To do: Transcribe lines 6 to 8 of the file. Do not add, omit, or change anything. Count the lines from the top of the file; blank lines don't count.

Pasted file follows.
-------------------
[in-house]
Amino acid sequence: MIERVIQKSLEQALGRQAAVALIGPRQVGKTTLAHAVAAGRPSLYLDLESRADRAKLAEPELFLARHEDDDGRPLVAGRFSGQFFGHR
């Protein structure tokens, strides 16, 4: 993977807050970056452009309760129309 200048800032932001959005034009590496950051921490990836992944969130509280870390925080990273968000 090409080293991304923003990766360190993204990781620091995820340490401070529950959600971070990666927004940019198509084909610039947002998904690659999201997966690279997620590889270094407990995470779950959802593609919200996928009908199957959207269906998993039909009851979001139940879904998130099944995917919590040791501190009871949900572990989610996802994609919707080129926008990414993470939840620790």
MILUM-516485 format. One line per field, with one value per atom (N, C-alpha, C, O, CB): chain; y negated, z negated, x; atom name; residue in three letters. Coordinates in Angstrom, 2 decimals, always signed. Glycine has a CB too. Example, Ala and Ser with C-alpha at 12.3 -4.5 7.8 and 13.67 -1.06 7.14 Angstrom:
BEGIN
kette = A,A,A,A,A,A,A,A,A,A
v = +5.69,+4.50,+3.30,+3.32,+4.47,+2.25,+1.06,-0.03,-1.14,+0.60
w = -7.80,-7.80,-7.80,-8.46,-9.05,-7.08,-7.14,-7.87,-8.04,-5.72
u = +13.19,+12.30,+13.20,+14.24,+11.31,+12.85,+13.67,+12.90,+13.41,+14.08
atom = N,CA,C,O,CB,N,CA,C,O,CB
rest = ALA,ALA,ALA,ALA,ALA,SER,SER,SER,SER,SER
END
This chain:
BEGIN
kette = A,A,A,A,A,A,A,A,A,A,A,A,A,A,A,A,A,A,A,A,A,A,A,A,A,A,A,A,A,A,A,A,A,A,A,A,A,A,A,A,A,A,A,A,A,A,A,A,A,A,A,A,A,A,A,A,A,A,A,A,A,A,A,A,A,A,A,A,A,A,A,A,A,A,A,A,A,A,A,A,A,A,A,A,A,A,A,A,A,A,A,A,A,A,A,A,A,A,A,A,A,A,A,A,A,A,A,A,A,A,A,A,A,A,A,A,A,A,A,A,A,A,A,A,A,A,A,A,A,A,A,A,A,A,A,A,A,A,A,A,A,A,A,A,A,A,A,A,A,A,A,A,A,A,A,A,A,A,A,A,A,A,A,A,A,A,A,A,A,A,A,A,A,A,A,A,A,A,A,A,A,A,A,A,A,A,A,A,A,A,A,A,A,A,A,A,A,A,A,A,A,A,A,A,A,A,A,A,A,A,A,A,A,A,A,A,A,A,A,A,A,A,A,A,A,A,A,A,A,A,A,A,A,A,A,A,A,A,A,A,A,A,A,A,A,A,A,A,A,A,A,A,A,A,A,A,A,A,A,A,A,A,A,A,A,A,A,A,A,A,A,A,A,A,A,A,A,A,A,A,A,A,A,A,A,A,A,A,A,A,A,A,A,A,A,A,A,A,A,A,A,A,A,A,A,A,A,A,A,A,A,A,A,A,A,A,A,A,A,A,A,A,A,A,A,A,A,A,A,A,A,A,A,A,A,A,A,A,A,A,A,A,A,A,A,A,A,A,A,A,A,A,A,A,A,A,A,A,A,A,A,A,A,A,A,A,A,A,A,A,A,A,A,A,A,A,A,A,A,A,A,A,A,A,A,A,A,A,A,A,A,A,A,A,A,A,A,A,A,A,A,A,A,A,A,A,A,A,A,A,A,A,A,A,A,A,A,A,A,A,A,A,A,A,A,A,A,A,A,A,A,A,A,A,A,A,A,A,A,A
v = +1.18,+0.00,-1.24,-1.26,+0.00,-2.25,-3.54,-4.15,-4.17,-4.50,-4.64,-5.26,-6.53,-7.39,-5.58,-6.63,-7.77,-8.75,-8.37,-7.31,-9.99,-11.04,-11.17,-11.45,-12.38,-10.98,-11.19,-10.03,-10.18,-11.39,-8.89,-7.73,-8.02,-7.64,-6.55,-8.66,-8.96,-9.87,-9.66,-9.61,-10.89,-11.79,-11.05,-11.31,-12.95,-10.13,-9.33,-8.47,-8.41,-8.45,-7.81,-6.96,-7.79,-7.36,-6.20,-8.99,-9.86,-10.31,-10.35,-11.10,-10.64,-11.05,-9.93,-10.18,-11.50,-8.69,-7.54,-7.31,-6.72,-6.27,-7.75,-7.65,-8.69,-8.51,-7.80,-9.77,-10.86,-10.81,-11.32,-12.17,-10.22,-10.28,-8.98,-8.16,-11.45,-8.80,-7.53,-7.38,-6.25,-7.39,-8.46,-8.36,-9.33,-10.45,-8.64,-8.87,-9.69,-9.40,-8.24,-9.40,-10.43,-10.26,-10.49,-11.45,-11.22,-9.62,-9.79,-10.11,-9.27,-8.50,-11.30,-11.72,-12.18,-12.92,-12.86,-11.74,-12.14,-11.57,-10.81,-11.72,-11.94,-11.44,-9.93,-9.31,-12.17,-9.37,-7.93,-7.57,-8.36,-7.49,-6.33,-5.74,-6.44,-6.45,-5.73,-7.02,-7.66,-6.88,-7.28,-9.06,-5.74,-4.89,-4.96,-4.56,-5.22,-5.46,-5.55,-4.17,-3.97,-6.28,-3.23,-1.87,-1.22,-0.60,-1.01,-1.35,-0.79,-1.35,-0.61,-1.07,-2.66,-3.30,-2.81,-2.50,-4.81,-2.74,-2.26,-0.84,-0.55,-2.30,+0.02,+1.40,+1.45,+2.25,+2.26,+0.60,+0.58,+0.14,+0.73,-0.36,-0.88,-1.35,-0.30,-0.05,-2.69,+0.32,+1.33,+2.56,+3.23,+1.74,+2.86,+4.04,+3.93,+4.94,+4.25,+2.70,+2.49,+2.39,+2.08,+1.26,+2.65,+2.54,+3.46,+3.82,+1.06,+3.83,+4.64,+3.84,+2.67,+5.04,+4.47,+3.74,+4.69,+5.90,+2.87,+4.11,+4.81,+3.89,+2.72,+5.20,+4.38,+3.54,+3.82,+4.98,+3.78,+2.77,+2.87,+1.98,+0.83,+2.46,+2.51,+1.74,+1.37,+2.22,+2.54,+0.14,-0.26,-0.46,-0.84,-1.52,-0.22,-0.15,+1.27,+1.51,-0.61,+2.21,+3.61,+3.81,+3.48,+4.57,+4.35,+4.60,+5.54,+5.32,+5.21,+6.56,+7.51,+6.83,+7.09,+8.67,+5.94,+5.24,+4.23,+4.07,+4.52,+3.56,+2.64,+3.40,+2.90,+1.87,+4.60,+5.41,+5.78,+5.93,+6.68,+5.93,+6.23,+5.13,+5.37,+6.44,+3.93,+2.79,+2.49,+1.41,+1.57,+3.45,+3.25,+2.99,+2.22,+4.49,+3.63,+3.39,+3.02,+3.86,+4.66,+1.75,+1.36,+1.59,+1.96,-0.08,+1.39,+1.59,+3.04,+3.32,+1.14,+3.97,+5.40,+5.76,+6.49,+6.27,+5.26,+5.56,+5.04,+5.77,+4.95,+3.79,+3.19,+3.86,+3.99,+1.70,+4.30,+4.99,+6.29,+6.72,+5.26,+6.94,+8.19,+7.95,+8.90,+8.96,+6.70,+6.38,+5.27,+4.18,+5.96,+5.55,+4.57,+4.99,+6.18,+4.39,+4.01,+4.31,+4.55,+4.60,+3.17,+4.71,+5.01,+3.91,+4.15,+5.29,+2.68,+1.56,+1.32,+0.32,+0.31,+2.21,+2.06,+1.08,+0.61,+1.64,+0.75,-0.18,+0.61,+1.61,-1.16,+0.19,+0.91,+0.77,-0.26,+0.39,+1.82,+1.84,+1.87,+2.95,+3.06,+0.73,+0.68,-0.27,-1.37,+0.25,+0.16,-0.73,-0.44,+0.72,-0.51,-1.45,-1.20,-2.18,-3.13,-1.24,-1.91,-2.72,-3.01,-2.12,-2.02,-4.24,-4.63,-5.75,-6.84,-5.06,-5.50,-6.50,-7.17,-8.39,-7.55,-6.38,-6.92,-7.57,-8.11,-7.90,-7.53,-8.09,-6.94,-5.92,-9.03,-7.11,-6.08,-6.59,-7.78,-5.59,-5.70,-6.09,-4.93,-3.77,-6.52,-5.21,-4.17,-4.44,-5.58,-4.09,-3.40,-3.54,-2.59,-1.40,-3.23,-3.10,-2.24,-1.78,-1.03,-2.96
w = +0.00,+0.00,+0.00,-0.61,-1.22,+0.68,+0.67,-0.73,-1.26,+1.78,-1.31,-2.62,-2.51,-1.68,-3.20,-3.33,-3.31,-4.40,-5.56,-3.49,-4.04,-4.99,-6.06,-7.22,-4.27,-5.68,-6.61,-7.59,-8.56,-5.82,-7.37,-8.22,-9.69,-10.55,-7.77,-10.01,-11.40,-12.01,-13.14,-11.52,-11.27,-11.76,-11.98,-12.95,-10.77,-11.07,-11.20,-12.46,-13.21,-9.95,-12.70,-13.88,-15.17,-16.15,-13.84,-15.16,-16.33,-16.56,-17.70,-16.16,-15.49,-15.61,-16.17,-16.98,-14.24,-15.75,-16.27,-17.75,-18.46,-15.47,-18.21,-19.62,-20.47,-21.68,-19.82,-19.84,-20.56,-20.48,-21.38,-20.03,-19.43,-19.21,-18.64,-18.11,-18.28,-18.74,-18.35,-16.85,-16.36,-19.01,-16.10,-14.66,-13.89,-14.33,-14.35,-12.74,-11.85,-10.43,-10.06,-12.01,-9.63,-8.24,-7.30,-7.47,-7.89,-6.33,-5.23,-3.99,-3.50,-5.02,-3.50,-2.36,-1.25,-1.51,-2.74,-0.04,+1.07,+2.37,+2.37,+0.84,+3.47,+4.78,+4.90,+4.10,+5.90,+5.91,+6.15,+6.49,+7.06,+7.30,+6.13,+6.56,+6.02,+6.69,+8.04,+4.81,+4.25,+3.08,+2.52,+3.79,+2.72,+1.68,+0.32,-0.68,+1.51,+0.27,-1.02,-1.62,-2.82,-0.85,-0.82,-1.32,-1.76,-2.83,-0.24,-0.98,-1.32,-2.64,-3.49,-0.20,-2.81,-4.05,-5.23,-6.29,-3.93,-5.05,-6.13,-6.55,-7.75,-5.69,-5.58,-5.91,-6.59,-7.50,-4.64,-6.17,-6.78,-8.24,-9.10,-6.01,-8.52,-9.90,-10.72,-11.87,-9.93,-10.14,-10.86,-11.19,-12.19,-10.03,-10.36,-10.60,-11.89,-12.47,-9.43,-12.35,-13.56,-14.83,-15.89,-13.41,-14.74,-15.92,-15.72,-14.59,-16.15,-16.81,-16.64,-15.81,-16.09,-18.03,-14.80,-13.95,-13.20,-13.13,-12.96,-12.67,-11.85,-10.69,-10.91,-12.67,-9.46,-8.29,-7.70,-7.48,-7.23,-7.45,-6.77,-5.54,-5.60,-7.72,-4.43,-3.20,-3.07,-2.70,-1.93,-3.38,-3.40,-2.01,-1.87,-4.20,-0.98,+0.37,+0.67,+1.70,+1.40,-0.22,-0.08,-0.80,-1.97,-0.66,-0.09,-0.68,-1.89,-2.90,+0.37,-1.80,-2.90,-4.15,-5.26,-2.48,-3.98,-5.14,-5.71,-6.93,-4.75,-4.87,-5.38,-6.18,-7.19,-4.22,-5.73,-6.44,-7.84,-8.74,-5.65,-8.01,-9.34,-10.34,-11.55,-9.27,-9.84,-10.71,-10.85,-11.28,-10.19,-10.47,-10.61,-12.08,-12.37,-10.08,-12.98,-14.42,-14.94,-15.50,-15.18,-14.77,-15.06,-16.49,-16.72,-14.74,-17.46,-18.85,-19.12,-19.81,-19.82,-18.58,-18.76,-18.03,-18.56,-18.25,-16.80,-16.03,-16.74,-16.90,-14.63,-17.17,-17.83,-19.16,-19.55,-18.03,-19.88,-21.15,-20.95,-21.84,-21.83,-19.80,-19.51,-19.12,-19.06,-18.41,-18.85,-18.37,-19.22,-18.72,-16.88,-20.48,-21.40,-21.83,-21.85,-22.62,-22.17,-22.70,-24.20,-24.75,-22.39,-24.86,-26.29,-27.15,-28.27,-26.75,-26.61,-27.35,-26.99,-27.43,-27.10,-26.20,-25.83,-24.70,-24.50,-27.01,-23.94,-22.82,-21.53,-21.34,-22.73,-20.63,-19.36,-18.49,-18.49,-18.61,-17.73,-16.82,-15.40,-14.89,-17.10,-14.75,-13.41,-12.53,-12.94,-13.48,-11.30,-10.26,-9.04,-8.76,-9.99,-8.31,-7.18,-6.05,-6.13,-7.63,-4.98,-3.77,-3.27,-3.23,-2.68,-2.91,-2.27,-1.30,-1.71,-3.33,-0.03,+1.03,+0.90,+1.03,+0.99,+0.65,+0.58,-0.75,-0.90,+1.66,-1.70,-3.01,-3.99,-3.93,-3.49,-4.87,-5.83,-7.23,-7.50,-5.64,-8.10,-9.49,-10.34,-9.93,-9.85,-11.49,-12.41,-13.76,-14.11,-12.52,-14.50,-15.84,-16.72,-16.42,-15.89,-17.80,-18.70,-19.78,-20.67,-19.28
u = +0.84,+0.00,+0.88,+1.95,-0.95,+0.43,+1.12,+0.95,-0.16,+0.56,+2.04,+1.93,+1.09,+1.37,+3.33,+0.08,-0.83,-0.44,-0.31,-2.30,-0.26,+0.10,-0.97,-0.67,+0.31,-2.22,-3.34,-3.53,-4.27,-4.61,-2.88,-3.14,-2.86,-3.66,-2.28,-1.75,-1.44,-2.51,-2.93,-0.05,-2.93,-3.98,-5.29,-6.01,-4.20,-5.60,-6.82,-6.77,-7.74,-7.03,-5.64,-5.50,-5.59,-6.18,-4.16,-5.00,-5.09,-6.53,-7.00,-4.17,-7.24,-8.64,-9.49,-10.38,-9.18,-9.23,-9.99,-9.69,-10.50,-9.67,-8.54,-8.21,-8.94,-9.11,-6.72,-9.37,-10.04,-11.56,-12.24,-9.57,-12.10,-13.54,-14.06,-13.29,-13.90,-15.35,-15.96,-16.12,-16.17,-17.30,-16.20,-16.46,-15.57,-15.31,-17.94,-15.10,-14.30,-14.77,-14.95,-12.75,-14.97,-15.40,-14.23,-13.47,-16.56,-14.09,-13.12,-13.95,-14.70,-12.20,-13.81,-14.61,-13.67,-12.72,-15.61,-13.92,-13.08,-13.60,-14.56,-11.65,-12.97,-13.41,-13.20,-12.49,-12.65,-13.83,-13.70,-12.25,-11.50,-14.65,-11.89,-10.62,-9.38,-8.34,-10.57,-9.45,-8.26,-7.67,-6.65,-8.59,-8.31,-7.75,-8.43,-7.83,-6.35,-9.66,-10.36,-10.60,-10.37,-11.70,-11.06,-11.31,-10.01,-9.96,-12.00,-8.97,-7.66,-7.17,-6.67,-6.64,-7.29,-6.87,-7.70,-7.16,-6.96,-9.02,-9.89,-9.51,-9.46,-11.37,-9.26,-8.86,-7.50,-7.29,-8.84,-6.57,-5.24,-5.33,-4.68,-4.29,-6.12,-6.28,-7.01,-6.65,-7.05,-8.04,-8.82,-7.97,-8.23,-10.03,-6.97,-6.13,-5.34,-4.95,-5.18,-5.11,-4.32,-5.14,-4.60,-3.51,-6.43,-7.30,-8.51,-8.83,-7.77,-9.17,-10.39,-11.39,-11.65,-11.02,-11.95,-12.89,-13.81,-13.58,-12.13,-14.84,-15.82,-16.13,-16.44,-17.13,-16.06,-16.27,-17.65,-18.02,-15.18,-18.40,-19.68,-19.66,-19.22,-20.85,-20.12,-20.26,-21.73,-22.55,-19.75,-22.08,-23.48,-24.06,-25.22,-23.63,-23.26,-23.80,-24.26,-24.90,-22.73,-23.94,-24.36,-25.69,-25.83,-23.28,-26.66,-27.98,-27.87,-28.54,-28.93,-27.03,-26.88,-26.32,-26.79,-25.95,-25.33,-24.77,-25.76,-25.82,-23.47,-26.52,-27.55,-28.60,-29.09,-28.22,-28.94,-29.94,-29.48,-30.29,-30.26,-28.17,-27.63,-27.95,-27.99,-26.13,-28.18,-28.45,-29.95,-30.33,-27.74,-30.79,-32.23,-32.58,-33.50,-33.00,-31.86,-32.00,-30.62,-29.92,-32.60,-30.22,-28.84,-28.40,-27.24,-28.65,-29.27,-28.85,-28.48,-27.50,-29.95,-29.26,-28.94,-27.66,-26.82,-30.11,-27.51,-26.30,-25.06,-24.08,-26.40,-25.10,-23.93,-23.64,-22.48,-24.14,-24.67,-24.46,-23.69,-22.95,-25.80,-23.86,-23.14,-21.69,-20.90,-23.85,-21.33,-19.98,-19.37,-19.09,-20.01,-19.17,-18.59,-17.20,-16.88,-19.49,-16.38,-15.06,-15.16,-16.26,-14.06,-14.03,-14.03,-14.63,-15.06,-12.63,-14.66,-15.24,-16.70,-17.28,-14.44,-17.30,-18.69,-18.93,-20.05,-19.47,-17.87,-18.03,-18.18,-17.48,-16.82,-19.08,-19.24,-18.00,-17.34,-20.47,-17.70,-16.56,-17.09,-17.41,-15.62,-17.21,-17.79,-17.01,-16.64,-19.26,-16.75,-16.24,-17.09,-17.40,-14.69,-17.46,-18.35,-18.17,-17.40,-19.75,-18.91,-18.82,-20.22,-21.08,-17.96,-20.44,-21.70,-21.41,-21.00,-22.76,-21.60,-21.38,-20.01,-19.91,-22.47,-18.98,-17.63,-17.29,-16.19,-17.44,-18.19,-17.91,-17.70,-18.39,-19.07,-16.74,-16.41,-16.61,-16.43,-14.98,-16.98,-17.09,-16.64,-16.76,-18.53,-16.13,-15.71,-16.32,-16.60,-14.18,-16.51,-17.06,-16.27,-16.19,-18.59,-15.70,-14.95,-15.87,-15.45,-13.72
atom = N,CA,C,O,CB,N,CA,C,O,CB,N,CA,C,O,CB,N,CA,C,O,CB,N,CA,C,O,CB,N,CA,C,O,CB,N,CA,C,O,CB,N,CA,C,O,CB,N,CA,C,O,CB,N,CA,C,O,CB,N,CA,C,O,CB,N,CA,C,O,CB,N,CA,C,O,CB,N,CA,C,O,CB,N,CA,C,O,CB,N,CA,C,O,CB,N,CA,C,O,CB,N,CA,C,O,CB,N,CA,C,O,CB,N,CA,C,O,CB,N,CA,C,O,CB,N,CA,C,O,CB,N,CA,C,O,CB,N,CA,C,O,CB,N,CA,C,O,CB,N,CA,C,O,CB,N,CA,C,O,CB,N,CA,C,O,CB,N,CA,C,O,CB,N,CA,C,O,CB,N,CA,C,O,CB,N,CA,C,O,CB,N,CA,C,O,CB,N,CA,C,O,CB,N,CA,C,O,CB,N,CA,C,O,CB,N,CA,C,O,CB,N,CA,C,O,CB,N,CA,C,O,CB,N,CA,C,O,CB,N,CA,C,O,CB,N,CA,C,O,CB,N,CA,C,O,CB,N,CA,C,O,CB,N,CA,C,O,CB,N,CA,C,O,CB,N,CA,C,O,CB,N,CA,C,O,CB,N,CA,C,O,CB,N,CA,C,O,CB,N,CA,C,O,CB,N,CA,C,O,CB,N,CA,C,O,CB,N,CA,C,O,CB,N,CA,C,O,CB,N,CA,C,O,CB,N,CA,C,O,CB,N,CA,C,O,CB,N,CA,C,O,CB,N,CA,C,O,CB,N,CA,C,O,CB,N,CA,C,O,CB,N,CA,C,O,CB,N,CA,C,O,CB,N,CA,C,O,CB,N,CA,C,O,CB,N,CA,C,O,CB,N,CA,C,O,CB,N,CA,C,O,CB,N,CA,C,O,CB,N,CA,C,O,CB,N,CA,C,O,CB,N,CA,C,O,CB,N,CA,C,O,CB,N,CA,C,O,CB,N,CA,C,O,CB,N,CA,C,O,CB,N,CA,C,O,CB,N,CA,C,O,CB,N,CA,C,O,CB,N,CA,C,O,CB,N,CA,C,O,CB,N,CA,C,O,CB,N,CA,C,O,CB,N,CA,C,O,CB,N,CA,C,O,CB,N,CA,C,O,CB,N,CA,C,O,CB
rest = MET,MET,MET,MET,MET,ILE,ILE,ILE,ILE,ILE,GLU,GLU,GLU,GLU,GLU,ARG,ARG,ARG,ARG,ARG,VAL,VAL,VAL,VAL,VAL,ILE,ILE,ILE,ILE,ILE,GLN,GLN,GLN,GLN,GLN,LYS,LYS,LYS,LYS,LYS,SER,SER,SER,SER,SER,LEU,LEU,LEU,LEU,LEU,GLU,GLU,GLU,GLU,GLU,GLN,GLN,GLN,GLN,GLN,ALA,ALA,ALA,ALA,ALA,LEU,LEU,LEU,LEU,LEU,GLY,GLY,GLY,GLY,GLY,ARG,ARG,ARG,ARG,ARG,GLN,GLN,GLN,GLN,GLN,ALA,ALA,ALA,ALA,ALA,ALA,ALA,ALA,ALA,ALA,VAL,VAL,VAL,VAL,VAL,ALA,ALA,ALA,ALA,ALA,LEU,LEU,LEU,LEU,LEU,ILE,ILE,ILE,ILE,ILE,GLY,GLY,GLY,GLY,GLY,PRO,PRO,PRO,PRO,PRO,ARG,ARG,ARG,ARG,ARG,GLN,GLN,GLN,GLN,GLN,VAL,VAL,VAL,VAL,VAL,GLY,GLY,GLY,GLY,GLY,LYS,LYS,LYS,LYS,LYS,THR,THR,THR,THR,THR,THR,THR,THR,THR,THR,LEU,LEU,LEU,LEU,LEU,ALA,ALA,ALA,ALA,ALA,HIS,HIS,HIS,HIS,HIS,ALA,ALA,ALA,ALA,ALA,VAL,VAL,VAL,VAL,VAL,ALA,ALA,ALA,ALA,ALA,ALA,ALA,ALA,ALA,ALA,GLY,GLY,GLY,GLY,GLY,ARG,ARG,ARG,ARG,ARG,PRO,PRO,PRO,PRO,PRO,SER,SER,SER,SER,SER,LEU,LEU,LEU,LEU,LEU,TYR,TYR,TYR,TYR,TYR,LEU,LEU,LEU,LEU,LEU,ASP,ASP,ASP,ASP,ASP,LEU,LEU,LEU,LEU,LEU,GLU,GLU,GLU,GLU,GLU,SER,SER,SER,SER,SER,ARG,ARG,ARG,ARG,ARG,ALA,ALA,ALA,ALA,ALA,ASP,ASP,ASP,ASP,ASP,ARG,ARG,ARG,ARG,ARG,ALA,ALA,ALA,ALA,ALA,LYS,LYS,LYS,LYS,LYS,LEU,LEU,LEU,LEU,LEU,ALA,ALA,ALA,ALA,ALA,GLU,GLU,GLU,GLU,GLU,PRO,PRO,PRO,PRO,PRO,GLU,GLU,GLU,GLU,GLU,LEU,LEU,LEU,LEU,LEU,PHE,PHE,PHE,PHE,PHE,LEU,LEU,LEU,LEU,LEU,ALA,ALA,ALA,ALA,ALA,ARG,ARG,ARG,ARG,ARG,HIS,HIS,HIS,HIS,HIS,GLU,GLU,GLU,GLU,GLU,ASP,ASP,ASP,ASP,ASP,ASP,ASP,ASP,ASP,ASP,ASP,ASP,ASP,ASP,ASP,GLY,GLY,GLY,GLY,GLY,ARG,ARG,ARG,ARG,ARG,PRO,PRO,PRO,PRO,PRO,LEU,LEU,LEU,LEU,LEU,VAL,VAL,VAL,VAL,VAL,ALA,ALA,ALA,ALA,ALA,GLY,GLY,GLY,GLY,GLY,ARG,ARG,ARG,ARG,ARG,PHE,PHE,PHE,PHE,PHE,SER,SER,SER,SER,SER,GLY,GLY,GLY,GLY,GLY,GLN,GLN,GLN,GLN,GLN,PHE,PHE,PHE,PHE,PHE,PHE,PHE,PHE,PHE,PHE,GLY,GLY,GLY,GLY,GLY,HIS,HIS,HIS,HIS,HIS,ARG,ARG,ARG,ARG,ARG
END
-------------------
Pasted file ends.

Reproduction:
kette = A,A,A,A,A,A,A,A,A,A
v = +5.69,+4.50,+3.30,+3.32,+4.47,+2.25,+1.06,-0.03,-1.14,+0.60
w = -7.80,-7.80,-7.80,-8.46,-9.05,-7.08,-7.14,-7.87,-8.04,-5.72